What child has not wished for snow so they did not have to go to school the next day?
For Judith that wish comes true. But it is not so she can go and play in it. It is for a much darker reason, she wants to avoid the school bullies who seem to have targeted her.
But the bullying comes away from the school playground and infiltrates right into Judith’s life. It affects her home now as well.
You see Judith could be seen to be different. She is not. Her family has chosen to follow a devout religion which does not have celebrations at Christmas or Birthdays, where Armageddon is not far away and those that have sinned will be brought to justice. These are the people who preached door to door and that many of the locals avoid by crossing the street, and hiding when the door knocked.
This brought Judith into isolation with only her father for company at home. Her mother having died having Judith we discover as we read. Judith seeks solace in her own land – one she created and one she could control.
So when she made it snow in her land and then the very next day it snowed in the world she thought she had gained the power to change everything, A voice was even telling her so.
But having power is not always a good thing as Judith finds out. Can she really control the world from her land of sweet wrappers, pipe cleaners, paper and other bits of rubbish?
This is a powerful novel which has stayed with me long after I have read it. The religious aspect was fascinating, the way that this lonely girl was portrayed by the author was at times emotional and others rather challenging. It felt like Judith was trying to be an adult without having first been a child. It was the new teacher at school who seemed to break the restricted and constructed life that Judith was perhaps living, and Judith’s bullying ran in parallel to what her father suffered when the strike at the factory started; it was bullying but in a different form for him. The ending was very different for both of them.
It is a well constructed novel, the short chapters kept me focused on what was going on and there was never a time where you had to take stock of where you had got to and revisit something you had just read. It never actually mentions the religion that Judith and her father are part of. It never mentions the location they are living in. The work that went on in the local factory before the strike. It has just suggestions of everything, leaving the reader to choose exactly, who, what when, where and why. A very clever twist to this novel that I think is the main reason it has stayed with me.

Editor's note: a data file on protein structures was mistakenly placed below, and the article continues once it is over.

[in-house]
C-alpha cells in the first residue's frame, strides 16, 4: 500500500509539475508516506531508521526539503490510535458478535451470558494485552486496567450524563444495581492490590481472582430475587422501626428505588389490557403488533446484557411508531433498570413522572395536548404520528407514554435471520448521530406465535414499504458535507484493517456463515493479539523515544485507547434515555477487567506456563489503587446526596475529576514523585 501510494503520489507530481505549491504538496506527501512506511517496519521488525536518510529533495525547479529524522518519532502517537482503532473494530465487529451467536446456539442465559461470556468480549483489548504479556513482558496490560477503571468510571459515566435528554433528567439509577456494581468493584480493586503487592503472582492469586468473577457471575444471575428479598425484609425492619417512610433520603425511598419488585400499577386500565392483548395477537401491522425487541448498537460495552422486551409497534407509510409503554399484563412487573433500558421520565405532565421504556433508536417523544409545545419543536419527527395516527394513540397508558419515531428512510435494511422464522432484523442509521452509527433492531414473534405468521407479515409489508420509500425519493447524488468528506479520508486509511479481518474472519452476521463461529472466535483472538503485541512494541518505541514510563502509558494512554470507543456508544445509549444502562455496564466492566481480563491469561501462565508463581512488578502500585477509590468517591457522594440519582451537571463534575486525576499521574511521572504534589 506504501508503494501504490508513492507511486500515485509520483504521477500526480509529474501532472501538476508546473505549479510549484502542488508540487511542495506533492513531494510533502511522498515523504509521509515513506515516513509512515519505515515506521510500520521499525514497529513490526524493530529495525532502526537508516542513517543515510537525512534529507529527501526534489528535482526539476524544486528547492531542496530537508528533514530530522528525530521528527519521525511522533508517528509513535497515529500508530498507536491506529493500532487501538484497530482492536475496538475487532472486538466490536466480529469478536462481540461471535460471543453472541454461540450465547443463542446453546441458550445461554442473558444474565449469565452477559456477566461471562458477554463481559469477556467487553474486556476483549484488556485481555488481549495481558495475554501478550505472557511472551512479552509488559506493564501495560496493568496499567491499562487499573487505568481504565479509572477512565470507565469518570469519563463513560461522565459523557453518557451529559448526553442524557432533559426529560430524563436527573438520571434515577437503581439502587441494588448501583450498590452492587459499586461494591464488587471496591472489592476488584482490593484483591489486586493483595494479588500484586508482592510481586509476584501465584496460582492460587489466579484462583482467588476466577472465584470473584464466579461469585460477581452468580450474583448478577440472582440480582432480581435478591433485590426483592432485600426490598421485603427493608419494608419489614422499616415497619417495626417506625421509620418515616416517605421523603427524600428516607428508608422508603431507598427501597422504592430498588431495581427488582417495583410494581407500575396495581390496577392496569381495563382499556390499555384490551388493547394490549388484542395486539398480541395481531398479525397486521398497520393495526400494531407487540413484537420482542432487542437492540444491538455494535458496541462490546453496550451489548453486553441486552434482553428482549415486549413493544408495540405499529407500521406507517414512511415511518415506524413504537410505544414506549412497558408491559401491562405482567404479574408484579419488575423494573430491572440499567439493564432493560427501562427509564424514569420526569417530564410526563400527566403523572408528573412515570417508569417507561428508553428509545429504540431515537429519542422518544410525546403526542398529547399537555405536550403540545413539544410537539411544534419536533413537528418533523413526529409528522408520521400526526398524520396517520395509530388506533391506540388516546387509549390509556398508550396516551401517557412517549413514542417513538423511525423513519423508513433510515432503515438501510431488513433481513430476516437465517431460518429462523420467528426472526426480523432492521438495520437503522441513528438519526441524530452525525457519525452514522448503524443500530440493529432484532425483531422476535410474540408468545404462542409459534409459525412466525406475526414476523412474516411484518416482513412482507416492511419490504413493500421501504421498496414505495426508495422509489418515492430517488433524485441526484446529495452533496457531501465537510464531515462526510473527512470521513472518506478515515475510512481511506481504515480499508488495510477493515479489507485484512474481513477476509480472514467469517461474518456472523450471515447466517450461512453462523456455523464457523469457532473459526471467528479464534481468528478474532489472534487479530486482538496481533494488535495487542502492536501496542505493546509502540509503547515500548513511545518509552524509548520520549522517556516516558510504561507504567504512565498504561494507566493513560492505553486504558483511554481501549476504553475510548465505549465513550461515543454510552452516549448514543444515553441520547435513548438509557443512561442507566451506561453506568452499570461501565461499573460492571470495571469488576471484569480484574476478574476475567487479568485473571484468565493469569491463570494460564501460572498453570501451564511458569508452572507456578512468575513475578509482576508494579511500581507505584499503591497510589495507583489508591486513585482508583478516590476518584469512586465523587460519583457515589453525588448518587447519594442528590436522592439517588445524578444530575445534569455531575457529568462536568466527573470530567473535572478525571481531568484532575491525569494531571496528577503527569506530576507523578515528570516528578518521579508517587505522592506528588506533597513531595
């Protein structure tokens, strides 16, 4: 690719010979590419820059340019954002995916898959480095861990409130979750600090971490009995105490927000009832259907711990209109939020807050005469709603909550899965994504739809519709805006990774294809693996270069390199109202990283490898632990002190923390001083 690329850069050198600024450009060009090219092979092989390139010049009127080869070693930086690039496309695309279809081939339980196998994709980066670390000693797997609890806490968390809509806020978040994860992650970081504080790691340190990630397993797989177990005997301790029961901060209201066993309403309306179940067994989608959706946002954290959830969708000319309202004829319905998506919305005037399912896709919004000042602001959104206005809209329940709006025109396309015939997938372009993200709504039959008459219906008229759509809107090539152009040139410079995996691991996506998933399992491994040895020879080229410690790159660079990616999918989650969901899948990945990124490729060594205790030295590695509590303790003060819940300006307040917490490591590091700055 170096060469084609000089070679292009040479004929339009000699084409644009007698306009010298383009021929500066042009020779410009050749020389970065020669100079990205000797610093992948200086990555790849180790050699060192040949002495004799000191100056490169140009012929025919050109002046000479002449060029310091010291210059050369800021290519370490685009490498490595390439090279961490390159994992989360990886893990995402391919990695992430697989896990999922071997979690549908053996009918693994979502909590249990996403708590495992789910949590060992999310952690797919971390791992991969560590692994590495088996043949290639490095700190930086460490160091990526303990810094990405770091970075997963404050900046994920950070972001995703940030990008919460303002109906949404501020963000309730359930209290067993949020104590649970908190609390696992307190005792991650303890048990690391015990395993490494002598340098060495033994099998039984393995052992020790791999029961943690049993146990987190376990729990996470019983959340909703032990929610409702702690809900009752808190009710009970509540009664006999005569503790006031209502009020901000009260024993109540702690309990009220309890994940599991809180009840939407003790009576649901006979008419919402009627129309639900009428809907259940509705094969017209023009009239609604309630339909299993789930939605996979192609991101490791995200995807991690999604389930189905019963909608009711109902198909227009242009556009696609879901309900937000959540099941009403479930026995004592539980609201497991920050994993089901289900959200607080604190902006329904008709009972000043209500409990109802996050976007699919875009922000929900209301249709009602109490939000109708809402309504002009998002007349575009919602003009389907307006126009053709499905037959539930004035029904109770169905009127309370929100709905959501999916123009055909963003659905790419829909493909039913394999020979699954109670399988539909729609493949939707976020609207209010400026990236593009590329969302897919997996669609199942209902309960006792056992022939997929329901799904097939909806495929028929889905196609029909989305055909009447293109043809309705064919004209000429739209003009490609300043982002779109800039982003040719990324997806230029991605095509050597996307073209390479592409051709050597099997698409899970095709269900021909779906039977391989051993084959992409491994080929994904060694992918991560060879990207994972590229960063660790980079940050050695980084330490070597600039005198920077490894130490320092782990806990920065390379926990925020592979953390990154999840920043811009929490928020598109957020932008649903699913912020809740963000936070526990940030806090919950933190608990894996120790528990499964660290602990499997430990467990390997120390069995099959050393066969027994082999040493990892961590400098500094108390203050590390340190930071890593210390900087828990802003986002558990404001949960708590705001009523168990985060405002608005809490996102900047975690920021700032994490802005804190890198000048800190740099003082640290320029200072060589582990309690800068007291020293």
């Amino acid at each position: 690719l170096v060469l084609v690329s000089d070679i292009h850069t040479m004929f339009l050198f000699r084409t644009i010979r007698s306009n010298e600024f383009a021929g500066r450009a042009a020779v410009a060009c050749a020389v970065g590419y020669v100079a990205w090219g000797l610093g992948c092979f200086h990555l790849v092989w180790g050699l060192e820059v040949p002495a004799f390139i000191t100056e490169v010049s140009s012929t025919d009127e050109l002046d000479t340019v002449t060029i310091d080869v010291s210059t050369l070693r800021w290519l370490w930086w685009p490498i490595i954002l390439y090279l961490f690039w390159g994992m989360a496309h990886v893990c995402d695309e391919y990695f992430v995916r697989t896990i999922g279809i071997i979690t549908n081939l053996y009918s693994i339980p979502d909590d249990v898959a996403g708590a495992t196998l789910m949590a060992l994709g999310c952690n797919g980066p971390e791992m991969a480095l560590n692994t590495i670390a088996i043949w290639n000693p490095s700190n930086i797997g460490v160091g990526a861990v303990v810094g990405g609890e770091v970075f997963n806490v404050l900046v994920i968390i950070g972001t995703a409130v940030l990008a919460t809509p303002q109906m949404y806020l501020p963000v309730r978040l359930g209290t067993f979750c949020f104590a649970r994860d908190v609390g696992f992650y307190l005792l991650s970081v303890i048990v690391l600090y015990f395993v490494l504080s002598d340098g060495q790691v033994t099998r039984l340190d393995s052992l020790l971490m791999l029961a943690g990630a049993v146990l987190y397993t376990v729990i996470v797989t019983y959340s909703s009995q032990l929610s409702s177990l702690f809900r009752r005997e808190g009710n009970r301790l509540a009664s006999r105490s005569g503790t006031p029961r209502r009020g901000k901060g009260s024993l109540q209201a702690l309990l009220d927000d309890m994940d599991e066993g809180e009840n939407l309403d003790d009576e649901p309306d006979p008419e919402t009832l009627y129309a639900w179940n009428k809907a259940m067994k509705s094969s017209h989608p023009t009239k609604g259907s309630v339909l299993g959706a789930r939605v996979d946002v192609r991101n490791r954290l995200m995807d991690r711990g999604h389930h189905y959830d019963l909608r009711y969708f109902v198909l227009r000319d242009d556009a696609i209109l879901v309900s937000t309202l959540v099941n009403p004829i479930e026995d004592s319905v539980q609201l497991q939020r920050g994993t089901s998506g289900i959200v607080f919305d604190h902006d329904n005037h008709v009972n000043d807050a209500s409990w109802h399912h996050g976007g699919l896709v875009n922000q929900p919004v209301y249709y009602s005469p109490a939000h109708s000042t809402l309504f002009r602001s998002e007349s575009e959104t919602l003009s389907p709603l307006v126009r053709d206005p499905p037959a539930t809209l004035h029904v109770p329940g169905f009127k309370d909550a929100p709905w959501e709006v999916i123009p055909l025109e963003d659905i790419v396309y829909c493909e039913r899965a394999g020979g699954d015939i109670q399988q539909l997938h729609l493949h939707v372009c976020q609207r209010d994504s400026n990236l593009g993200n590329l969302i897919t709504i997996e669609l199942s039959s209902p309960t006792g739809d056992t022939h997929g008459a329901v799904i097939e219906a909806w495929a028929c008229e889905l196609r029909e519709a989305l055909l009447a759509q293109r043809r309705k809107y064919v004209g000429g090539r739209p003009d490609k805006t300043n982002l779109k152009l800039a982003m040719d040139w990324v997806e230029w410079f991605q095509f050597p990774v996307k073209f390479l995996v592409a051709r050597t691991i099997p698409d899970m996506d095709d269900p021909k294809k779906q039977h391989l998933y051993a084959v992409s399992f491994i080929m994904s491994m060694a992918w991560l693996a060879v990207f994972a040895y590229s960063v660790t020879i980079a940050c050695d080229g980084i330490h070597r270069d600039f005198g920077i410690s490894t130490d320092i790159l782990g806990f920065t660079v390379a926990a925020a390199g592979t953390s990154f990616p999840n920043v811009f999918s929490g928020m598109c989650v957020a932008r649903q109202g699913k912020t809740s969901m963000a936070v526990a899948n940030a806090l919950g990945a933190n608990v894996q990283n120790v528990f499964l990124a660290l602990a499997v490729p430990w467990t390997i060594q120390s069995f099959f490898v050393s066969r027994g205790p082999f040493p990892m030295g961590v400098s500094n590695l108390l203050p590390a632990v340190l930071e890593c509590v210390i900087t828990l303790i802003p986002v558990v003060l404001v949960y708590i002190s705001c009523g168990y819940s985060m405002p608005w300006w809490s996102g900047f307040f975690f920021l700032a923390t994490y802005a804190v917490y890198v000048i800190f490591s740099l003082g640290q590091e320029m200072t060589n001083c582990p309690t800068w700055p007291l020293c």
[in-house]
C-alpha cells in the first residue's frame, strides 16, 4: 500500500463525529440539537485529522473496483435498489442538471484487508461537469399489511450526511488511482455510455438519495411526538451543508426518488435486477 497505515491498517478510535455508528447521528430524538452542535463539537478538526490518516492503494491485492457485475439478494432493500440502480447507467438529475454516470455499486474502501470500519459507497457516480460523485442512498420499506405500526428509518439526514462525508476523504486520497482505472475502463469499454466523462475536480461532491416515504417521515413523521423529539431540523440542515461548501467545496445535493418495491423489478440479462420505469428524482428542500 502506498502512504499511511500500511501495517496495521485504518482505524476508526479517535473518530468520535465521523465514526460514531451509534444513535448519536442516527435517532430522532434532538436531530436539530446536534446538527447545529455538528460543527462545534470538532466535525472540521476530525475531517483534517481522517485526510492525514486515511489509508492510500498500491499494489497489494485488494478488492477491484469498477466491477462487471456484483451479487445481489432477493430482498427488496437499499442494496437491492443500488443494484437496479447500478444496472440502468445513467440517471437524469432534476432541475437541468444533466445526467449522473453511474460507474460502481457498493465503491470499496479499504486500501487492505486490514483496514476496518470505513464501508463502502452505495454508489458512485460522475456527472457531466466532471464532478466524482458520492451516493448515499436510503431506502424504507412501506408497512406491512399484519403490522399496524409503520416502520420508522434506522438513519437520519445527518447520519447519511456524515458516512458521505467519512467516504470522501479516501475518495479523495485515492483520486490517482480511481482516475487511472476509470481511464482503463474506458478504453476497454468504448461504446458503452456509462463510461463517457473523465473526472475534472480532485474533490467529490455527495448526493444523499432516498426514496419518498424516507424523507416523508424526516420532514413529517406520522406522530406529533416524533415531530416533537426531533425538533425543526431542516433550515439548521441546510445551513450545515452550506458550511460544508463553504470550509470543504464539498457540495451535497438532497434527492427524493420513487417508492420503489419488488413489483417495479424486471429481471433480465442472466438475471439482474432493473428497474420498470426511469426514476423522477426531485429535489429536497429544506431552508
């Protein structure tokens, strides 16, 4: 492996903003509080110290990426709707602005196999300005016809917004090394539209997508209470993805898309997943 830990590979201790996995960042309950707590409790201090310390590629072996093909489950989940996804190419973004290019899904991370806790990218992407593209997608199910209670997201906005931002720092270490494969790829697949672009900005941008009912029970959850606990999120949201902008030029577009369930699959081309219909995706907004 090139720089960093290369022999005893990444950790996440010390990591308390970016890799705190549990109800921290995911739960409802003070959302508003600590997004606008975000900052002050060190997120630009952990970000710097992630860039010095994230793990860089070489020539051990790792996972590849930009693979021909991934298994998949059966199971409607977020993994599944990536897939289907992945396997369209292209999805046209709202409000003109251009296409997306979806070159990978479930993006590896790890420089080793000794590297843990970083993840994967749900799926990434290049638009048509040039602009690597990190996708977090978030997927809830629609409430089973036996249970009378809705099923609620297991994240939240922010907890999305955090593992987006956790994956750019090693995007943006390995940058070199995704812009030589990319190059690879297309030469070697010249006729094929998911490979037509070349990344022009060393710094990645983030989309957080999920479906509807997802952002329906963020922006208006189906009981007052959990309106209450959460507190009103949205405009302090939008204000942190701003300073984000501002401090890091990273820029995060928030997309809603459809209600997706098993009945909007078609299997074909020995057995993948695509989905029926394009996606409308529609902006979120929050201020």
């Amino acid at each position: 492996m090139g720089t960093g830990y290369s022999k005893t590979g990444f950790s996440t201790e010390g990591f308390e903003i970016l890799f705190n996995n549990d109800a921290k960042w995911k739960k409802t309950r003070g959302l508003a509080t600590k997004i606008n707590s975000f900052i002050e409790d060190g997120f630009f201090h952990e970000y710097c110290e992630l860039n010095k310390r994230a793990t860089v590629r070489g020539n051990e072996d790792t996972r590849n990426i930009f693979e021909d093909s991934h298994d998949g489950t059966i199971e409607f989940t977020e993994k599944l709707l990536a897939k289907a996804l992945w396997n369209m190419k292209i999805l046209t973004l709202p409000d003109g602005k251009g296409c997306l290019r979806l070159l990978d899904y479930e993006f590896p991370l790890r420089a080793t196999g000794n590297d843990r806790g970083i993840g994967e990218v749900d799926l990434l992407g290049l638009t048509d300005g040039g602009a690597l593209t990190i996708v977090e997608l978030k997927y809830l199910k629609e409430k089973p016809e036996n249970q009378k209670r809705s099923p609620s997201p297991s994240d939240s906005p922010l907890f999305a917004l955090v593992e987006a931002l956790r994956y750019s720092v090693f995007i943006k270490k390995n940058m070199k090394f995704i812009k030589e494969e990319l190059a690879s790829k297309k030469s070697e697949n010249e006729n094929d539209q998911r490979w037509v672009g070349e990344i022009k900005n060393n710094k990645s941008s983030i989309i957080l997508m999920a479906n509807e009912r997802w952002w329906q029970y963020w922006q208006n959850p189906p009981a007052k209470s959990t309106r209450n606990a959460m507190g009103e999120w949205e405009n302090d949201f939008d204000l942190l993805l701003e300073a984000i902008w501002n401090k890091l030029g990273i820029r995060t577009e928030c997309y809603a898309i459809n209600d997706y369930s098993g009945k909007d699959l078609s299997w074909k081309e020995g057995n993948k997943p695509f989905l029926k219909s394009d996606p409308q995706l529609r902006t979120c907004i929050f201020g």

Upon reflection this is a novel which is unusual, it does not tie up all the loose ends, which some may want from a novel and it perhaps raises more questions than give answers to. If you like a neat ending, then perhaps this is not the book for you. If you want something different, told in the voice of a child then perhaps tackle this novel and see how you feel once you have read it.
This was my book club’s choice for September. It was not a book I would have picked up if I am honest, in fact I think by just getting a feel from it on reviews etc, I would have avoided it. I am so glad now I have read it. Not being from an overtly religious family I related to the strict religious code from an outsiders point of view – being on the receiving end of the door knocking.
I was fascinated by the childhood creation of the land Judith had created, it brought back memories of myself as a child and a whole lot of Lego. It sadly brought back being bullied and also that fervent wish whether it be through praying from some sort of miracle that something would happen just to make everything alright again.
I look forward to hearing what everyone else thinks at my book club and this is a book I would recommend quite easily. It proves that sometimes you need to take a chance on books and test yourself.